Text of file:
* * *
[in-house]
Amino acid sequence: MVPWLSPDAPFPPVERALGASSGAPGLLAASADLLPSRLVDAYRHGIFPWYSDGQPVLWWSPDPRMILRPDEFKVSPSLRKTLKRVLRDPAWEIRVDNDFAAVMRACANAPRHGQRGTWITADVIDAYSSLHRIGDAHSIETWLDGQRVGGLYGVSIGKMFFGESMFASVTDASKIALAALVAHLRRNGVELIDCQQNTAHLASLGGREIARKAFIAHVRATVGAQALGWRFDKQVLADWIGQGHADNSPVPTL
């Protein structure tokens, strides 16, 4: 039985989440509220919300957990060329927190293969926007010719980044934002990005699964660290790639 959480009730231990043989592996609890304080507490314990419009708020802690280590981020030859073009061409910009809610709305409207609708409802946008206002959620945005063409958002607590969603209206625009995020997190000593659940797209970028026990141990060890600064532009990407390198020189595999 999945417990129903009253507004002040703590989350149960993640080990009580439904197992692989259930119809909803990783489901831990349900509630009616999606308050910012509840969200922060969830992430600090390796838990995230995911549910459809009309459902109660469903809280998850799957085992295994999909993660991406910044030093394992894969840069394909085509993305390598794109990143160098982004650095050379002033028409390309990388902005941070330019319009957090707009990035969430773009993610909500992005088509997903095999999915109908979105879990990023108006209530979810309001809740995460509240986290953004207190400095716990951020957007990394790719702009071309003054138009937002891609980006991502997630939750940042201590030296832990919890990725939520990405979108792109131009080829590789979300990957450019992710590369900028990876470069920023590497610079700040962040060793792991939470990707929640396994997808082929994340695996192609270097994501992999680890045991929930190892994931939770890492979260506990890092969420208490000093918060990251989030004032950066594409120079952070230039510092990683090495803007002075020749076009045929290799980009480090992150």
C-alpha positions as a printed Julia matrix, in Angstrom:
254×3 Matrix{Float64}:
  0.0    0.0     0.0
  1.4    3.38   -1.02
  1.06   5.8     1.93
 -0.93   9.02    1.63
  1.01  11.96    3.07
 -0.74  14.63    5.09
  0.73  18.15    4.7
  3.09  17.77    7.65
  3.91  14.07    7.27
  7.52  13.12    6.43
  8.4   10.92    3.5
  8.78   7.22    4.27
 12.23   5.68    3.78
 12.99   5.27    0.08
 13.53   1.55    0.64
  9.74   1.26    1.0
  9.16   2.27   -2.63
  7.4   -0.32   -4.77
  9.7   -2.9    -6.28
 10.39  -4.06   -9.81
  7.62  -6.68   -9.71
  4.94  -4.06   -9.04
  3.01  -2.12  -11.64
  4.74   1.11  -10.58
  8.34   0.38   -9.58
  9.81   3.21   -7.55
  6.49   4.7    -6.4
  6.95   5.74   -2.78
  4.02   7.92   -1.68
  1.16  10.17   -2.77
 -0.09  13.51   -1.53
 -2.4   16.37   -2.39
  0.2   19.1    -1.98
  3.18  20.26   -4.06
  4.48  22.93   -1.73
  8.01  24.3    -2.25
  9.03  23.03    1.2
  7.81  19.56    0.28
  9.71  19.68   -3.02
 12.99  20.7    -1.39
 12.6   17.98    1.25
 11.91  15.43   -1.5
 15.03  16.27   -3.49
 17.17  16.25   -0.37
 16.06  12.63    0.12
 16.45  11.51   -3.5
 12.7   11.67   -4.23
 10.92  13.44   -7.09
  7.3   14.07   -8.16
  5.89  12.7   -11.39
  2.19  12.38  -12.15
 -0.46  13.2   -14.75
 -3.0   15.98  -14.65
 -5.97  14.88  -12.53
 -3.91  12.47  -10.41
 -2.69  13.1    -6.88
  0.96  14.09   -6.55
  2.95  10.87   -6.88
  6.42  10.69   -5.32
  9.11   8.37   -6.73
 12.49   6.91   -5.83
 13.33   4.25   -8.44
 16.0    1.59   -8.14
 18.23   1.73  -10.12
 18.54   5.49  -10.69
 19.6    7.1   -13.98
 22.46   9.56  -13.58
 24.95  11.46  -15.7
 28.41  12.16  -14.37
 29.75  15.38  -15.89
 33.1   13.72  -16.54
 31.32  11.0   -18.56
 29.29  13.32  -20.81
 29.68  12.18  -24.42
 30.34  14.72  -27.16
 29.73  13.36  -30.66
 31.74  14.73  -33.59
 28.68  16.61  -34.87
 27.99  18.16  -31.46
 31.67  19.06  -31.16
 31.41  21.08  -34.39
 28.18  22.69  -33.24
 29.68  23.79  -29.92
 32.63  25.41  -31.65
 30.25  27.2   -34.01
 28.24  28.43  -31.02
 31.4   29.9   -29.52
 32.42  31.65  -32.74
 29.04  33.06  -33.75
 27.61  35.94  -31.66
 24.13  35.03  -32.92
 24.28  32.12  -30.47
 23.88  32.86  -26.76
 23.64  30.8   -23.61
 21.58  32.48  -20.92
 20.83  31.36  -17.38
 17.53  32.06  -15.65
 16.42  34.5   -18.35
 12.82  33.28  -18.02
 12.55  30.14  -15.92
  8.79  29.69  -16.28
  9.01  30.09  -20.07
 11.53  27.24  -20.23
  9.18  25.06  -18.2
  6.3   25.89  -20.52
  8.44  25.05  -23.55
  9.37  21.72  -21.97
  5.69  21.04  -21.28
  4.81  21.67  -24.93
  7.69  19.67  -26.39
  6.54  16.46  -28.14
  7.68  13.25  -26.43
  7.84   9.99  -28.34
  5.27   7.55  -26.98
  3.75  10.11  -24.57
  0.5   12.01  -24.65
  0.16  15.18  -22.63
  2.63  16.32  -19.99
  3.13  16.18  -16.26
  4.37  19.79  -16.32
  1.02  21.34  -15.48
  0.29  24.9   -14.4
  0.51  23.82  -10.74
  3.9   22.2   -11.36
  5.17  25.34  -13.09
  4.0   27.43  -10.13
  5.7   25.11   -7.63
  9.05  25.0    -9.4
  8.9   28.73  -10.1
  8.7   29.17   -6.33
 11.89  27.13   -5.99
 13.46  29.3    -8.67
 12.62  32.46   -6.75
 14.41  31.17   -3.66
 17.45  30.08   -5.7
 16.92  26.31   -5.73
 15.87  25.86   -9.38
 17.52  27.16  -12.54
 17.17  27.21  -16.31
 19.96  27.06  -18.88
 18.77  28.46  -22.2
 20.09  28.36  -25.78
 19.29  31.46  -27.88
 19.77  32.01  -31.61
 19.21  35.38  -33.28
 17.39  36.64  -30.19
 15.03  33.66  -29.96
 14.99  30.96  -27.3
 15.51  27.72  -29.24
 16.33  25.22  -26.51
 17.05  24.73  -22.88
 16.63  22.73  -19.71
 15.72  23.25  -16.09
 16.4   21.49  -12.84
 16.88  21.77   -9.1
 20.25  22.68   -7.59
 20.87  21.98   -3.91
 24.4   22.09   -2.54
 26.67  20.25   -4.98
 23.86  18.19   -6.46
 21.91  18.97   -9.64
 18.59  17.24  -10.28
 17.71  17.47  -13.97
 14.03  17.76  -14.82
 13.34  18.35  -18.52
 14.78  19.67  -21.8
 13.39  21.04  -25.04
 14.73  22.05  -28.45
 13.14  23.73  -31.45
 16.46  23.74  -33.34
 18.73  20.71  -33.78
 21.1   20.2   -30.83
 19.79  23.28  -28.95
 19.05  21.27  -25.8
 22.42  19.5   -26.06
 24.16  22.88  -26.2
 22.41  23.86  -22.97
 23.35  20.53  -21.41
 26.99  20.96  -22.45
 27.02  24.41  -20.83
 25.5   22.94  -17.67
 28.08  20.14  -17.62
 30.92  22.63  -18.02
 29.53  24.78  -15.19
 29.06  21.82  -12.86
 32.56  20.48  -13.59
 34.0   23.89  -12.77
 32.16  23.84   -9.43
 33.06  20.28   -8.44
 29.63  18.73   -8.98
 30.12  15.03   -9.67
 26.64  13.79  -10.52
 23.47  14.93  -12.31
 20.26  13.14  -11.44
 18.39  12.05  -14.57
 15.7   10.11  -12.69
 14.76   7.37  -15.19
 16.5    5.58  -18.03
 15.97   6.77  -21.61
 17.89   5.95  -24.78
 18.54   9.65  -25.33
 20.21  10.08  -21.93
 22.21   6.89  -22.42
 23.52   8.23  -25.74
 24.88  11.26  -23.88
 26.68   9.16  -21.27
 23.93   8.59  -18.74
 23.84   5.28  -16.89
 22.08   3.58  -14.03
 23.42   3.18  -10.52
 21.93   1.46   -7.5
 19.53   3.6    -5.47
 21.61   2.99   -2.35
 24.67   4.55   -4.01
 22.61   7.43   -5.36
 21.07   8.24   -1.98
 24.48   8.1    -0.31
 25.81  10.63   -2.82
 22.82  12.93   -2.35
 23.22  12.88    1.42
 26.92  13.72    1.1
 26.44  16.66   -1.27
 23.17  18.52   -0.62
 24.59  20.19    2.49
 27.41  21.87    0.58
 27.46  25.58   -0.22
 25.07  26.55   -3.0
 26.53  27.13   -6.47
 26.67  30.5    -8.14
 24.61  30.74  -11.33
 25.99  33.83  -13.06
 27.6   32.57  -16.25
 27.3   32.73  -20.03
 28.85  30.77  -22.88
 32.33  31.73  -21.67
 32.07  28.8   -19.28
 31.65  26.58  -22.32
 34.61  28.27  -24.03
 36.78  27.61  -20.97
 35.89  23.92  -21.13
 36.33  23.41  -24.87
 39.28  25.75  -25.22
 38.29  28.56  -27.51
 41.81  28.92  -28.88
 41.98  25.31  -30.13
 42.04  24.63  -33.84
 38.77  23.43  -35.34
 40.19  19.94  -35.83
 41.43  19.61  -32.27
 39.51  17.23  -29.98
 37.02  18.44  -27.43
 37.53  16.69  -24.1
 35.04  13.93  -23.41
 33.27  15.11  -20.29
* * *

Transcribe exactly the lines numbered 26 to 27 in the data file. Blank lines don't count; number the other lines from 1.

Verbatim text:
  7.62  -6.68   -9.71
  4.94  -4.06   -9.04